Pits, potteries and their dust-clogged, dangerous environments once made Stoke a sick city. Yet as traditional industry has declined, the trade with the biggest occupational hazards is now unemployment.
Over a quarter of the city’s children live in totally workless houses, incomes are a third lower than the national average, and one in four adults of working age receives workless benefits.
The city’s death rate is more than a quarter higher than the national average.
On 25 February 2011, the council approved plans to cut 710 jobs, slashing £36 million from the 2012 budget. These cuts will make Stoke the third most vulnerable area in the country. The city is due to shed 1,870 public sector jobs before 2016.
Casualties of the cuts included Bucknall City Farm, closed by the council on March 6, 2011 to make a saving of £143,000.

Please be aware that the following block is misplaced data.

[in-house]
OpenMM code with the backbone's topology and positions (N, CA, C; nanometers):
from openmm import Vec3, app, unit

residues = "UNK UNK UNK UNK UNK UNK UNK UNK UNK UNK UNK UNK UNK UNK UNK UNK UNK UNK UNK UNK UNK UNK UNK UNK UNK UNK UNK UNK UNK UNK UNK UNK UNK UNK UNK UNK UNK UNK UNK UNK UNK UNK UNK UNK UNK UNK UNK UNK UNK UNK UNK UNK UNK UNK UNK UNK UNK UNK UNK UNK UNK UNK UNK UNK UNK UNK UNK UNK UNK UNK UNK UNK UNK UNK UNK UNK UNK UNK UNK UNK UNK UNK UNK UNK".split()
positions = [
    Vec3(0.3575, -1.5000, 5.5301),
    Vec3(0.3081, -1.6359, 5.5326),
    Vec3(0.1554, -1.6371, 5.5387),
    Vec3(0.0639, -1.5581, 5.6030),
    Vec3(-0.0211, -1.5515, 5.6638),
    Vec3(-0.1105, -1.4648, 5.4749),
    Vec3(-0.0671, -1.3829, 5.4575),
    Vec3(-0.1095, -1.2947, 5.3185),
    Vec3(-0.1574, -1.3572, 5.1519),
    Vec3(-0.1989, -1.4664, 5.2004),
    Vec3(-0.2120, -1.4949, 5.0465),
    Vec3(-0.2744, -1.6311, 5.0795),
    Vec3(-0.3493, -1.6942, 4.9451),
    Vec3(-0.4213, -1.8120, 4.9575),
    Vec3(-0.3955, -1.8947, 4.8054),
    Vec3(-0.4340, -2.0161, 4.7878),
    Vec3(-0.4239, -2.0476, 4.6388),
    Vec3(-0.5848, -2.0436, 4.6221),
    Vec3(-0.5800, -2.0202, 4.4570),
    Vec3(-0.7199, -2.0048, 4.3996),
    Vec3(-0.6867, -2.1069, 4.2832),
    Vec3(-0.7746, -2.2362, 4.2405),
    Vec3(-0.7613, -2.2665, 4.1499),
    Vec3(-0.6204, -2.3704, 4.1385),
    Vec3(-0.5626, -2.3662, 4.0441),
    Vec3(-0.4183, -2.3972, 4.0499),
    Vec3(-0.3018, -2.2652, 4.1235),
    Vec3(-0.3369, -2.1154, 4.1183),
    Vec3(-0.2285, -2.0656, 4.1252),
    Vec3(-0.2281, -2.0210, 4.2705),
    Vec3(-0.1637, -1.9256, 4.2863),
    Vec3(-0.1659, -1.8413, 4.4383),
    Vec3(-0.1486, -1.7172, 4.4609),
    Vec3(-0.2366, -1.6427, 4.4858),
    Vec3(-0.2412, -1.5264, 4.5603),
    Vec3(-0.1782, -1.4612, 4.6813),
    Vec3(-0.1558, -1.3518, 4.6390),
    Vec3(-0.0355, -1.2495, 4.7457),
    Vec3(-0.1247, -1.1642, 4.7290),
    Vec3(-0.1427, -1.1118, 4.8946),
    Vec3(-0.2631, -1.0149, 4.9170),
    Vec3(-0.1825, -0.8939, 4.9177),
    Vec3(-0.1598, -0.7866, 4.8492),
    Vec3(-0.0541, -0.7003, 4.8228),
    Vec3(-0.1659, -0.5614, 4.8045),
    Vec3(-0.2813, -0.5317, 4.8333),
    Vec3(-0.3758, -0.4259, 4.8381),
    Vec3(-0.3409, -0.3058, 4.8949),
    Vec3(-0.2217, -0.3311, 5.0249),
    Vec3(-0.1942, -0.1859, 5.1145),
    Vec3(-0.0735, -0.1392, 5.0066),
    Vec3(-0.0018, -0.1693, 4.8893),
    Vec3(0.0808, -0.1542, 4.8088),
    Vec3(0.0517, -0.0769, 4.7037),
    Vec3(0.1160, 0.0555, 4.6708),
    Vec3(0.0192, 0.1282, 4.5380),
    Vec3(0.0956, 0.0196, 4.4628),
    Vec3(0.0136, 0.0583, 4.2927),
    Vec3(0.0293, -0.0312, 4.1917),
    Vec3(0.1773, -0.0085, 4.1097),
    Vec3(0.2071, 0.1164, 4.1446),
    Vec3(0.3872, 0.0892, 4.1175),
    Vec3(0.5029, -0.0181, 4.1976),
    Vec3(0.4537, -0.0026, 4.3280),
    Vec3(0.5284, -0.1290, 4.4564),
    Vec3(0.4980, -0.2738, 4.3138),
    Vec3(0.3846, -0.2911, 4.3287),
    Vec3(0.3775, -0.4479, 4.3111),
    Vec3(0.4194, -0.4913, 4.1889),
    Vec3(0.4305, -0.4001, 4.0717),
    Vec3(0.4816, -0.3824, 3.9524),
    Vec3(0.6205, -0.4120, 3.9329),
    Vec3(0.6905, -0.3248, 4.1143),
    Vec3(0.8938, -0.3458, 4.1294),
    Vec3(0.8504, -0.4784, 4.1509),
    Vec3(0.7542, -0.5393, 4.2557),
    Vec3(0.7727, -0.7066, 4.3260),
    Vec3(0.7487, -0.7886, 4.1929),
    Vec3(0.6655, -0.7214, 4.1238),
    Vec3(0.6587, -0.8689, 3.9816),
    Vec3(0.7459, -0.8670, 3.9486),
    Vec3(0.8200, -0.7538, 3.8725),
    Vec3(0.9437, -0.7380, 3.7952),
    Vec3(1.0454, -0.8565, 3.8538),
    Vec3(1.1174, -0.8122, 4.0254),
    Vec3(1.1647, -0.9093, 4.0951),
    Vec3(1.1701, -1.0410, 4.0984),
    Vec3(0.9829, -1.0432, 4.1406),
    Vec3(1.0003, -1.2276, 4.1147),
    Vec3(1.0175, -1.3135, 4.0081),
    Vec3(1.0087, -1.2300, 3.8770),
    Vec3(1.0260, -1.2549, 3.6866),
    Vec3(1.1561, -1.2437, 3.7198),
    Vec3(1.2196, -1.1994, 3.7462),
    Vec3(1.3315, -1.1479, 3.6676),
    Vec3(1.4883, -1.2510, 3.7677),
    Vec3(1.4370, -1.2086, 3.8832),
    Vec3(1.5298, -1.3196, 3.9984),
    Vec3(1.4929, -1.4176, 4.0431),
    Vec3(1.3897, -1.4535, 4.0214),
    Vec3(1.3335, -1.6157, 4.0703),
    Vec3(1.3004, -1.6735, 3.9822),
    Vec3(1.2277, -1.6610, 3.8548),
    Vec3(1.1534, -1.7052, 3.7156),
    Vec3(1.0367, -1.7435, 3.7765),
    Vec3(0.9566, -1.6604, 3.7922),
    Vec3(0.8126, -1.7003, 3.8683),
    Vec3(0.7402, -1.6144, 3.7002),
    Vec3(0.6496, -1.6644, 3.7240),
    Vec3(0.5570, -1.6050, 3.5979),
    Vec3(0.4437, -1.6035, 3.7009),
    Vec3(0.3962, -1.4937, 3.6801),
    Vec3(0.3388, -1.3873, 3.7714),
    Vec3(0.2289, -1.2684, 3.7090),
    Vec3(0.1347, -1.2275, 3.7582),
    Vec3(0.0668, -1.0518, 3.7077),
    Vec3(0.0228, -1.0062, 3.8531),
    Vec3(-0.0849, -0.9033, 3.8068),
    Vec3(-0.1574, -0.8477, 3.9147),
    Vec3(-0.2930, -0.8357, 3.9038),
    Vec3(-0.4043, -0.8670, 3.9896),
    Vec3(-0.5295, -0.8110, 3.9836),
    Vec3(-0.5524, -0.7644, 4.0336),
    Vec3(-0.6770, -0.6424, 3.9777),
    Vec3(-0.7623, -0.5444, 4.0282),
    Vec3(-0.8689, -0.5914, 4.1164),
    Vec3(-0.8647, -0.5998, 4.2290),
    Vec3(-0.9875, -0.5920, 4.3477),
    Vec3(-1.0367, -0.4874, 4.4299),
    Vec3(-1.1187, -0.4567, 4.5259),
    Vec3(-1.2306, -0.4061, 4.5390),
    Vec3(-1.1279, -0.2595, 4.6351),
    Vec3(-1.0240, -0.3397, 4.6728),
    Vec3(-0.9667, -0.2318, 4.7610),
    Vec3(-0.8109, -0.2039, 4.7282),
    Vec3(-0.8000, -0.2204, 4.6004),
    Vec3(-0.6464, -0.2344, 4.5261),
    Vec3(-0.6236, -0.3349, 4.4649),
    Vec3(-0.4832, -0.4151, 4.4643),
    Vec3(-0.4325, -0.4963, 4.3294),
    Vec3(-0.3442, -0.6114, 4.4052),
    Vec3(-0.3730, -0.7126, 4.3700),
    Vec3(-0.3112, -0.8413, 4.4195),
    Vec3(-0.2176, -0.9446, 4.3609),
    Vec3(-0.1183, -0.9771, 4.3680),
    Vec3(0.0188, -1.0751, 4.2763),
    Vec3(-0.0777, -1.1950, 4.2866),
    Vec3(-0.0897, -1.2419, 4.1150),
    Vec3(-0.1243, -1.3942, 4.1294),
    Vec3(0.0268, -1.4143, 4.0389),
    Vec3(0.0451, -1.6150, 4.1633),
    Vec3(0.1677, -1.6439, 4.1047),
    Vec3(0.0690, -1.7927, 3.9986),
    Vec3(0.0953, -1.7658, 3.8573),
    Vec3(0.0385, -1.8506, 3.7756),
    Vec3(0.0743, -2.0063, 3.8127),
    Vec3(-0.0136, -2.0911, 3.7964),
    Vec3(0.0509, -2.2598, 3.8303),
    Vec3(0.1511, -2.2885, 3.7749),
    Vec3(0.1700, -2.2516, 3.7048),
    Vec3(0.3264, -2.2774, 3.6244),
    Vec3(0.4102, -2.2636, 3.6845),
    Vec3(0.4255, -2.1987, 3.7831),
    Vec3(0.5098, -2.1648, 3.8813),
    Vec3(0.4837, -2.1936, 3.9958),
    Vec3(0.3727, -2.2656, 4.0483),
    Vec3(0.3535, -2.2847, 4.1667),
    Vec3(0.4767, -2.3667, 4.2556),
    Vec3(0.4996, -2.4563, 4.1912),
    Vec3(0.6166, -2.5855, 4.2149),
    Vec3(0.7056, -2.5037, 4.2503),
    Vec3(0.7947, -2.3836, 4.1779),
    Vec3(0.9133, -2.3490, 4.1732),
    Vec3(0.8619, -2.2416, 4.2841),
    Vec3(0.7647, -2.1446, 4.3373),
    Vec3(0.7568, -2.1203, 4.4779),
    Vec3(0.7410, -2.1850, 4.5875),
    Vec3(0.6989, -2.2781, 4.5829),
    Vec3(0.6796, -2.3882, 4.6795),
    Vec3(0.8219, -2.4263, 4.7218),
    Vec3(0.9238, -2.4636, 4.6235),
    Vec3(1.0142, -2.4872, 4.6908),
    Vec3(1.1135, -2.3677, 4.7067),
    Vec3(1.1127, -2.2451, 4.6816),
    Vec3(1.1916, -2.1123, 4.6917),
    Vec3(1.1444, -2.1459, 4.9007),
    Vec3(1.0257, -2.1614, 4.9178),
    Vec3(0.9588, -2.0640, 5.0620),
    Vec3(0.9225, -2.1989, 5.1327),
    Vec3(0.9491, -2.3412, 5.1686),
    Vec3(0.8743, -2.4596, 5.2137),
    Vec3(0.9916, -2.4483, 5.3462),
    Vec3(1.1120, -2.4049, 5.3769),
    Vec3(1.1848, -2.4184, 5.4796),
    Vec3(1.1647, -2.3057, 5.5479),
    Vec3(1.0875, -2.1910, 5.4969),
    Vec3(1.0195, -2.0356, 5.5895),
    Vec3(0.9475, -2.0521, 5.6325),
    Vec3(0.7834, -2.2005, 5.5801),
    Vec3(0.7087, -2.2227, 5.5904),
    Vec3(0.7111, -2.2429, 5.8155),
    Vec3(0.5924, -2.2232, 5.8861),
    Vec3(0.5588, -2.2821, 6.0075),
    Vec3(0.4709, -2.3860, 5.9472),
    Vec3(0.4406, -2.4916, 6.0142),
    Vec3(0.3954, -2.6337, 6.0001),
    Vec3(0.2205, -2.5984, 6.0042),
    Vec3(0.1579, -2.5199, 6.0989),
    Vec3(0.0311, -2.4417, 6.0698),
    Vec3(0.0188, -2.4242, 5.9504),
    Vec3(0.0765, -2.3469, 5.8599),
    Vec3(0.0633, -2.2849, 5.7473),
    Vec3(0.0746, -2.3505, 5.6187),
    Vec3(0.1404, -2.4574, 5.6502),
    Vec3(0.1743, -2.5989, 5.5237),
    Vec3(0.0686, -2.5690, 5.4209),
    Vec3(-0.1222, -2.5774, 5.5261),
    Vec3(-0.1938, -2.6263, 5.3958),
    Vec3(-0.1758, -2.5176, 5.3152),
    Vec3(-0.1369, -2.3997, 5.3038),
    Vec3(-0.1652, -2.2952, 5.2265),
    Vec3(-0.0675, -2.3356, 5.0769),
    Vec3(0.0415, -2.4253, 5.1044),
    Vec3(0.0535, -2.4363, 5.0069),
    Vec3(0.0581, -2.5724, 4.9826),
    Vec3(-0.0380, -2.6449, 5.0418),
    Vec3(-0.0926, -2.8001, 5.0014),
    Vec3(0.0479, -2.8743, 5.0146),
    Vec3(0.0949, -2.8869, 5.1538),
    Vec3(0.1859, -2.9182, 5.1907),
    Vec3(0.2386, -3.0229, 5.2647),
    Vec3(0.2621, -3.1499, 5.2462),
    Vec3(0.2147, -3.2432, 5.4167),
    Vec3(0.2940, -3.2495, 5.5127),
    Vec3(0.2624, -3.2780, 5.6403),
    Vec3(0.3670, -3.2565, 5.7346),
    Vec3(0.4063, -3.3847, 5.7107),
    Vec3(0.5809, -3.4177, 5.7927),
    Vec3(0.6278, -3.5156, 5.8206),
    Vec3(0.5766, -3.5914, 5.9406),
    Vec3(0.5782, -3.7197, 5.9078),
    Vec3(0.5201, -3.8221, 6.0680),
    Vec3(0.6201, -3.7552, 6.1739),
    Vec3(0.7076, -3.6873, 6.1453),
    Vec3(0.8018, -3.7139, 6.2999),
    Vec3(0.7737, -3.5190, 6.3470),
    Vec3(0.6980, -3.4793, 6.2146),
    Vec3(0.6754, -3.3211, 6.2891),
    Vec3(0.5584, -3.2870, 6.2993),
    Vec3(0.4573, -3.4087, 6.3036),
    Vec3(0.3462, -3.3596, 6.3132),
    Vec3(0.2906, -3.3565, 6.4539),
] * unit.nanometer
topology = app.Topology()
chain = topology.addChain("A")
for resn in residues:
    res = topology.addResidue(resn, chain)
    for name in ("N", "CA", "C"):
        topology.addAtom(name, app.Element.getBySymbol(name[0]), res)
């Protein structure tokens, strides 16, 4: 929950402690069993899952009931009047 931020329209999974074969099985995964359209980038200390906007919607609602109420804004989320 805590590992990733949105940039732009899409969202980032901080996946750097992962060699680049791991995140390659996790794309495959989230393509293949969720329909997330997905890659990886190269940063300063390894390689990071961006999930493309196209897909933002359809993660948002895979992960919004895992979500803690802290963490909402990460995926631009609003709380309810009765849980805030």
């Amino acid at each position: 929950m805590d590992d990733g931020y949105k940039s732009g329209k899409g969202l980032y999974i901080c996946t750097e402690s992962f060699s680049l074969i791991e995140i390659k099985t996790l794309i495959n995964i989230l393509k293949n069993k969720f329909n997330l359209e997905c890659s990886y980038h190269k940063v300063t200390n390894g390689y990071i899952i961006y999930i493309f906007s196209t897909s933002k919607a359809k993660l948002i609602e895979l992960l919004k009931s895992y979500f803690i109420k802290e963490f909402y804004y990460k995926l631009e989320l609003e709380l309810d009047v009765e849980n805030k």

The farm, home to a menagerie of horses, donkeys, rare breed pigs, goats, rabbits and birds since 1980, was a much needed source of pride for an area in the top ten per cent of the most deprived wards in the country, and provided volunteering opportunities for hundreds of local disabled adults.
Now the donkey has been moved to a sanctuary, and the animals have been rehoused.
The Etruria Industrial Museum, located in what was the Victorian equivalent of Silicon Valley, is also threatened. Cuts have forced enthusiasts to set up a charitable trust to run the museum and its much valued education programme.